Oh, the folly of it. Would I do it now? Probably couldn't: in those days you were discouraged but not prohibited from following the cinder path up the ever-active volcano, and I'm told that's been stopped. We were foolhardy to do it, especially as we began very late in the afternoon, though the risks weren't as extreme as they're made out in the not very good Rossellini film, where poor Ingrid Bergman's only way out from her unhappy relationship with a fisherman is up and over.
In fact, we got lost on the way up because we kept leaving the zig-zagging route and taking short cuts through macchia. One failed to materialise and we were reconciled to sleeping on the lower slopes as darkness fell when a German tour party appeared. They angrily told us we couldn't join their paid excursion, but we insisted we had no choice, and as they carried on over the top to descend the other side, we settled into our volcanotop cairn. The horror, the horror: as we tucked into our picnic, shadowy rodents popped up over the top of the stones. When we settled down to sleep, one of the girls later told me, a rat the size of a dog perched over my head before thinking better of it. The solution to a bit of peace, of course, was to throw out the remainder of our supplies, which had been more or less consumed when we collected the nearly empty bag in the morning.
We weren't alone. Another group joined us in a pensione down in the village for breakfast, including an assistant opera director at the Met. We were all hysterical from our experiences and couldn't stop laughing. Then we sunbathed on the black lava beach before the afternoon boat back to Lipari, and I remember the subterranean rumbles, like the tube train passing under the Wigmore Hall.
I'm glad we did it, but nowadays unpredictable Stromboli - which we were told was perfectly safe, because the hourly displays signalled safety-valve status - is probably best seen from the above distance.
Monday, 19 April 2010
No innuendo is intended, though given Percy Grainger's voracious and distinctly dodgy sexual obsessions it could be. Anyway, I'm currently deep in a bout of Graingermania. This has been quite a week for hearing great stuff I've never come across in the concert hall before. Saturday was the Alpine peak, perhaps of the year: Martinu's most consistently powerful symphony, the Third, in the penultimate instalment of Belohlavek's BBCSO Martinu symphonies cycle. Thanks, Thomas and Hedgehog, for 'spreading the love around' in your comments to the previous entry. But what led to a more recent re-discovery was maverick Swede Bengt Forsberg's inclusion of Grainger's To a Nordic Princess as the first of his two encores in last Wednesday's recital.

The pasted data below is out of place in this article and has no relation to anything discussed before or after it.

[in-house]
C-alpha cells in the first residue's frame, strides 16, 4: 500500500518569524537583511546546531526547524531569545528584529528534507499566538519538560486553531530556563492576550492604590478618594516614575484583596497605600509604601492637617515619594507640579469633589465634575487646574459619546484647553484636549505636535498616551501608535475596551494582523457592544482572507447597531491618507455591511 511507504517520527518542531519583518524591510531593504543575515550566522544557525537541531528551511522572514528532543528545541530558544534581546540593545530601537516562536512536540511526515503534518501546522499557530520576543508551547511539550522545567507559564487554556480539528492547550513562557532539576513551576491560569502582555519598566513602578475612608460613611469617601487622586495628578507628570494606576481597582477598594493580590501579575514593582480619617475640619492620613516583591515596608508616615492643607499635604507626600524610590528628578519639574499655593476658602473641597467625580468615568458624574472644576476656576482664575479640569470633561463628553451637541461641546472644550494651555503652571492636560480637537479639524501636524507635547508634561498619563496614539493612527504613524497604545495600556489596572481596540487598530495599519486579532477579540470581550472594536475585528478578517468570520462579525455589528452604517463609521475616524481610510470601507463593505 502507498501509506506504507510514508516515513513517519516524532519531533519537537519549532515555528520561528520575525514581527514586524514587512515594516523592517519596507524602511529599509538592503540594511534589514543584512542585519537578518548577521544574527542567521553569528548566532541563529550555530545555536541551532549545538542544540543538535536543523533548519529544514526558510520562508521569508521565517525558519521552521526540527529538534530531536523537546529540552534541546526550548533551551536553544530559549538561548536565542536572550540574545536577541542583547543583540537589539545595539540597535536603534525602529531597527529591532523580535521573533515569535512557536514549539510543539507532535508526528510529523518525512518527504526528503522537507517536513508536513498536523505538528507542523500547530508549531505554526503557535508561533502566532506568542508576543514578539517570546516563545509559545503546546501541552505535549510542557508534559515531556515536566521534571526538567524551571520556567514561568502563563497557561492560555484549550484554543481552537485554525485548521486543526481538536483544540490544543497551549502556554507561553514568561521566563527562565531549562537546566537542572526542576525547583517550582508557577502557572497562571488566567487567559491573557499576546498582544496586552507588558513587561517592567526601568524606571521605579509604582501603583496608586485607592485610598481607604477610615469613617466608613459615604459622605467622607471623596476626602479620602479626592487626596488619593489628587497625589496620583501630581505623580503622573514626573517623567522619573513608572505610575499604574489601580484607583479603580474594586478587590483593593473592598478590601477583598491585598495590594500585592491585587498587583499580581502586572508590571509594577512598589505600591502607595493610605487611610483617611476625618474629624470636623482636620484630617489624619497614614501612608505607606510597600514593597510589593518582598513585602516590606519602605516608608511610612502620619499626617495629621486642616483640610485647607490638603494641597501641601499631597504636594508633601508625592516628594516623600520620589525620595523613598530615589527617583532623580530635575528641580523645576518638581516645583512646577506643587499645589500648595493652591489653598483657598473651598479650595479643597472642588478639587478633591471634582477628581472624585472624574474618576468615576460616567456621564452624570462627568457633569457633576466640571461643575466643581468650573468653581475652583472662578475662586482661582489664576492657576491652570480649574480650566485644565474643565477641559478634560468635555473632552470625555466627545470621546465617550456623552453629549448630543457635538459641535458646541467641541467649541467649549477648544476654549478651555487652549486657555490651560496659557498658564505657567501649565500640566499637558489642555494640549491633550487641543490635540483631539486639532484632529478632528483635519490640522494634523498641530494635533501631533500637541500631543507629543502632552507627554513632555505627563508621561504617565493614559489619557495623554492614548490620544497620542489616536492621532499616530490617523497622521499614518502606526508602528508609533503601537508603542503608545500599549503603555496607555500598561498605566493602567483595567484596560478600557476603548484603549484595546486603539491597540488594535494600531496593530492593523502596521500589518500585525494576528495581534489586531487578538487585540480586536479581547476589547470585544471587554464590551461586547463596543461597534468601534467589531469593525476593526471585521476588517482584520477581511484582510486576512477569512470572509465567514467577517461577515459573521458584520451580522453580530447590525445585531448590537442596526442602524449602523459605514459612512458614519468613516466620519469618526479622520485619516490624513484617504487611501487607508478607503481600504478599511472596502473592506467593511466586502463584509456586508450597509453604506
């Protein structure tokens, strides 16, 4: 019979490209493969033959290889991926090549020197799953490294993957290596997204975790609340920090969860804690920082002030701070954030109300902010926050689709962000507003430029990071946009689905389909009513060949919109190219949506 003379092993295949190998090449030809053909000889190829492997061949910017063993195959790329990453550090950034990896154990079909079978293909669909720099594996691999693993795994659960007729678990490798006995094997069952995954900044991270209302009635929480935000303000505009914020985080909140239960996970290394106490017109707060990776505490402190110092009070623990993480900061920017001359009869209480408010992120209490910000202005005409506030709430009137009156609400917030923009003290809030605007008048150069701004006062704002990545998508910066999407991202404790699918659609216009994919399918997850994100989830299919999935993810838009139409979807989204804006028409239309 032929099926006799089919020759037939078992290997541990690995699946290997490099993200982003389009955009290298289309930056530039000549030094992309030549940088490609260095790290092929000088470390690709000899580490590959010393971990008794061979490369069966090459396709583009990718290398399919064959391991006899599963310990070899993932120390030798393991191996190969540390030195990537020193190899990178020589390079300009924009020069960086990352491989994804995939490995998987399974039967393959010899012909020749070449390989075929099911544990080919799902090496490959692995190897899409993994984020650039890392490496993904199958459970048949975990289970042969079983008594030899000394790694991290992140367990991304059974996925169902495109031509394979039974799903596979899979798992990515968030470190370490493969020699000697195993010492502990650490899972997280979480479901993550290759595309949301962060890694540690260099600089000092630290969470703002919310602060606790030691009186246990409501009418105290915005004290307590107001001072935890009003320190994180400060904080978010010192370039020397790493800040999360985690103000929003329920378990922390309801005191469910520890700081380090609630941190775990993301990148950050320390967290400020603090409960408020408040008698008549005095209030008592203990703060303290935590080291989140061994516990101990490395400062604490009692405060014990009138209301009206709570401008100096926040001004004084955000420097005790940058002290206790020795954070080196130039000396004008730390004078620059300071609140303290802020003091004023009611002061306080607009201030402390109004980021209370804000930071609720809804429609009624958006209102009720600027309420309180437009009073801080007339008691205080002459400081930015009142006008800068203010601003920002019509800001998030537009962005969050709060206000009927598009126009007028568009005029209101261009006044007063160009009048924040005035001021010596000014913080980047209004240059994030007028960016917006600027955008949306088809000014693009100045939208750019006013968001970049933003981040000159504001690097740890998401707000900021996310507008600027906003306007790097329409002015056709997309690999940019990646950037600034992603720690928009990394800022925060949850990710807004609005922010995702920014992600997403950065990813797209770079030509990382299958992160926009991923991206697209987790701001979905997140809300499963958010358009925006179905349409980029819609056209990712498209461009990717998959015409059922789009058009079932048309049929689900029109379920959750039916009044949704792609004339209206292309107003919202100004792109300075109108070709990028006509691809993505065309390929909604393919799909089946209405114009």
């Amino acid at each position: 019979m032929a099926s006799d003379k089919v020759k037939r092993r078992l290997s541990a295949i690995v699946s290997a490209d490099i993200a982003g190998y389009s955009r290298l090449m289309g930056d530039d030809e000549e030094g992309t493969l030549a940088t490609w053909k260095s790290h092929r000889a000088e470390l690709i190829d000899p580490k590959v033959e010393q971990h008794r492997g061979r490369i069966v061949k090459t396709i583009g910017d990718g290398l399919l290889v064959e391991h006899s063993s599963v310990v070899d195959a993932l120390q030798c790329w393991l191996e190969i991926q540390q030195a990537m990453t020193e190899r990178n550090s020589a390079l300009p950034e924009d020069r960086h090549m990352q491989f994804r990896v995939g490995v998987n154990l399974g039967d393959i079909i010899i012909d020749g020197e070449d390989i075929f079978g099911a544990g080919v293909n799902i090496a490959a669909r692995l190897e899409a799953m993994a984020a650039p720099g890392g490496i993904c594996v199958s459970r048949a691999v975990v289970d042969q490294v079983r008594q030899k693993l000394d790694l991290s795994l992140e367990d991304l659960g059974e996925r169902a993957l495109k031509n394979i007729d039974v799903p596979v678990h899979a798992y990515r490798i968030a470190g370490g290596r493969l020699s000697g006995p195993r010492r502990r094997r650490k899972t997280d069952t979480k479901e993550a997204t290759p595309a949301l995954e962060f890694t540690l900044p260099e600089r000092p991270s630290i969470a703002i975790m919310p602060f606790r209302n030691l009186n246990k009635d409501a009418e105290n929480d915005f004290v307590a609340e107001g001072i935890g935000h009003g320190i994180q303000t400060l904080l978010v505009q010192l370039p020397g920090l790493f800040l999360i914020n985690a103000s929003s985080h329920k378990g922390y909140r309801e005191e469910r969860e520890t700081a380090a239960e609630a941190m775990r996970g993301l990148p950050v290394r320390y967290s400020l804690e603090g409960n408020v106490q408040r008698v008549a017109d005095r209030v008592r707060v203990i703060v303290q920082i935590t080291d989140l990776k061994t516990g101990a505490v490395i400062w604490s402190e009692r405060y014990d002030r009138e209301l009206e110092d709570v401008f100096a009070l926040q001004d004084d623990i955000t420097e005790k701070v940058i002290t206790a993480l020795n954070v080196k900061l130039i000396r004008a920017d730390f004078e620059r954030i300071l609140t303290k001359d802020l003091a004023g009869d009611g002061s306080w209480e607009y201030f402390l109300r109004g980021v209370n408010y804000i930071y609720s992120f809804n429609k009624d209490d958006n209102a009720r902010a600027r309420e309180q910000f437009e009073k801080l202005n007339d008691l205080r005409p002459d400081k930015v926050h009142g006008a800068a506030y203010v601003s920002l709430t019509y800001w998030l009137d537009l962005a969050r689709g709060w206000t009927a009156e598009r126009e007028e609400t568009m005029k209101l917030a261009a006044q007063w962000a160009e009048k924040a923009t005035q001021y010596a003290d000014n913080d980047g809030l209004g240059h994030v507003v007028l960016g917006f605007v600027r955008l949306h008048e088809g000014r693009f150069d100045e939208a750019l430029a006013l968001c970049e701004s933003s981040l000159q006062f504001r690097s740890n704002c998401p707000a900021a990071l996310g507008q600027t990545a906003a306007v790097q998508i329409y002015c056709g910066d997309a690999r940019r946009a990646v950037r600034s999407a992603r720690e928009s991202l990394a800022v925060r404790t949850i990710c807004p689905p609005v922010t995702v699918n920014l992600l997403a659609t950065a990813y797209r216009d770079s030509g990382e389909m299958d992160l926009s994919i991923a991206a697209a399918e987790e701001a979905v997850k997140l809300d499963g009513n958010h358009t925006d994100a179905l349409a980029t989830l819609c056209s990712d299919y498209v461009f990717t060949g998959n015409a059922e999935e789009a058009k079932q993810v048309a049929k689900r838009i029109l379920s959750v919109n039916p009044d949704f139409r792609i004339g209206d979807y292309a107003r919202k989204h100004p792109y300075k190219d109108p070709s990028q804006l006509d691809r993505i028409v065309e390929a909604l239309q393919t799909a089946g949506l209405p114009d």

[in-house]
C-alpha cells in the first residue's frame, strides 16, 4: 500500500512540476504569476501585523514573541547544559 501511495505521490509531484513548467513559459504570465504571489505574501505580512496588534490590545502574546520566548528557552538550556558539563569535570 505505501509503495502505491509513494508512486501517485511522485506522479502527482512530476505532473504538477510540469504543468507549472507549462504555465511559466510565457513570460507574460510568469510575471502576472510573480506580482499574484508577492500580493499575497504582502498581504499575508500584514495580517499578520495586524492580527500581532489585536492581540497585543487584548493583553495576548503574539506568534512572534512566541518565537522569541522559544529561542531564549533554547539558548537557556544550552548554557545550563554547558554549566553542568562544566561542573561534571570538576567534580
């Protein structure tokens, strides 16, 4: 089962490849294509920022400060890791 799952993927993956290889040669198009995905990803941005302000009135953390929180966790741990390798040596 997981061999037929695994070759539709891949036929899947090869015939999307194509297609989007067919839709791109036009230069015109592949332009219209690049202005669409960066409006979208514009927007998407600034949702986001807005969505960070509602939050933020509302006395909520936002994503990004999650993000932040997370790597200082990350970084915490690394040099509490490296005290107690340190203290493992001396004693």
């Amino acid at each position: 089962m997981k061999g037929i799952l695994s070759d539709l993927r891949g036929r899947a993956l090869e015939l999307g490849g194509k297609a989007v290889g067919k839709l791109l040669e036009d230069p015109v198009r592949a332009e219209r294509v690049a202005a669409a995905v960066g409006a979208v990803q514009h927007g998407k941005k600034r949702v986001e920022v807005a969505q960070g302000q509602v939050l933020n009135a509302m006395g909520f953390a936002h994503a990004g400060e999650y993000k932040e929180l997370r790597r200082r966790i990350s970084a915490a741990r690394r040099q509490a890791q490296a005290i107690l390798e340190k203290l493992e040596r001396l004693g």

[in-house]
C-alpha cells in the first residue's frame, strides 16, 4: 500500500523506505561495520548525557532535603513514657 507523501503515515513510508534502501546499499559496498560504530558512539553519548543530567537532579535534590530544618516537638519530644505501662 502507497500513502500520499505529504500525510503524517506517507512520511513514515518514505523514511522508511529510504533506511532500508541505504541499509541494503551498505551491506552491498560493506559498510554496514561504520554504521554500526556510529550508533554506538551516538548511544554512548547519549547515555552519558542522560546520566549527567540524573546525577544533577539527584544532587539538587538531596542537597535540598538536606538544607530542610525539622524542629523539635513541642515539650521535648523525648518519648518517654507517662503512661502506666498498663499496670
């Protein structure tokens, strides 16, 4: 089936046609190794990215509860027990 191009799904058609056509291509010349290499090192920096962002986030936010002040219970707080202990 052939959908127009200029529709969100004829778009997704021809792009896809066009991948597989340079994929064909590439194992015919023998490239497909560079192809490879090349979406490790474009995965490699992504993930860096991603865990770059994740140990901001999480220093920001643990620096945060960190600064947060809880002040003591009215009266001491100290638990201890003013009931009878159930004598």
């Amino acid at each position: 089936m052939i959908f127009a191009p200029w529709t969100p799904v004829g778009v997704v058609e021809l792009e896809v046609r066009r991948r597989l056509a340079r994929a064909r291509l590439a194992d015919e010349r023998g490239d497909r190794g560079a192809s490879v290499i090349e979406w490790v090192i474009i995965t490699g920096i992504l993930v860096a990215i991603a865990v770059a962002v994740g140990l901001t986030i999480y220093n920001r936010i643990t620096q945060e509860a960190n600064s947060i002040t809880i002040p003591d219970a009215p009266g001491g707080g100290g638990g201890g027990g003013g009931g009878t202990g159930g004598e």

As a result, I dug out my CDs of Martin Jones and the man himself in all the works Grainger 'dished up for piano', and I started reading John Bird's biography. Bird's prose makes for very sober reading alongside the mad screeds of Percy himself, but still, what a life! Even before he appears in the world, there's crazy Rose, the mother from hell, wishing good thoughts on her unborn child by banishing her hapless hubby from the boudoir and fixating on a statue of Apollo at the end of the bed. Whatever problems Percy subsequently had - not least the appalling flagellation which he openly wrote about wishing to apply to small children, so thank God he had none of his own - can be laid at Rose's door. Peter Carey should write a novel about the relationship between those two; maybe Jane Campion could make a film of it.
The fact remains, though, that for all his psychobluster and inconsistencies, PG seems to have been a natural man, the freshest of composers and a master pianist. I'm now listening to his performance of Chopin's Third Piano Sonata, and I reckon the slow movement is my favourite now, while the finale is the most vivacious ever. What a shame there's not more film of his playing; I could only come up with this less than minute clip from a documentary. It's worth seeing, if only for the extraordinary flying motion.
Grainger was inspired by Eugen D'Albert during his student time in Frankfurt: 'when I saw D'Albert swash around over the piano with the wrong notes flying to the left & right & the whole thing a welter of recklessness, I said to myself, "That;s the way I must play". I'm afraid I learnt his propensity for wrong notes all too thoroughly.'
As for his own compositions, I was knocked for six by the In a Nutshell Suite, where cowpat pastorale goes off the rails into Schoenberg/Ives territory, and then on for another six glorious minutes. Had a YouTube clip of Grainger's deepest slow movement in its orchestral version conducted by Rattle, but I now see that's been removed 'due to third party infringement'. Shame.
I worked out that next February will be the fiftieth anniversary of Grainger's death. I don't see his bracing and prolific output featuring in any of the major orchestras' rep, but let's see what happens.
Saturday, 17 April 2010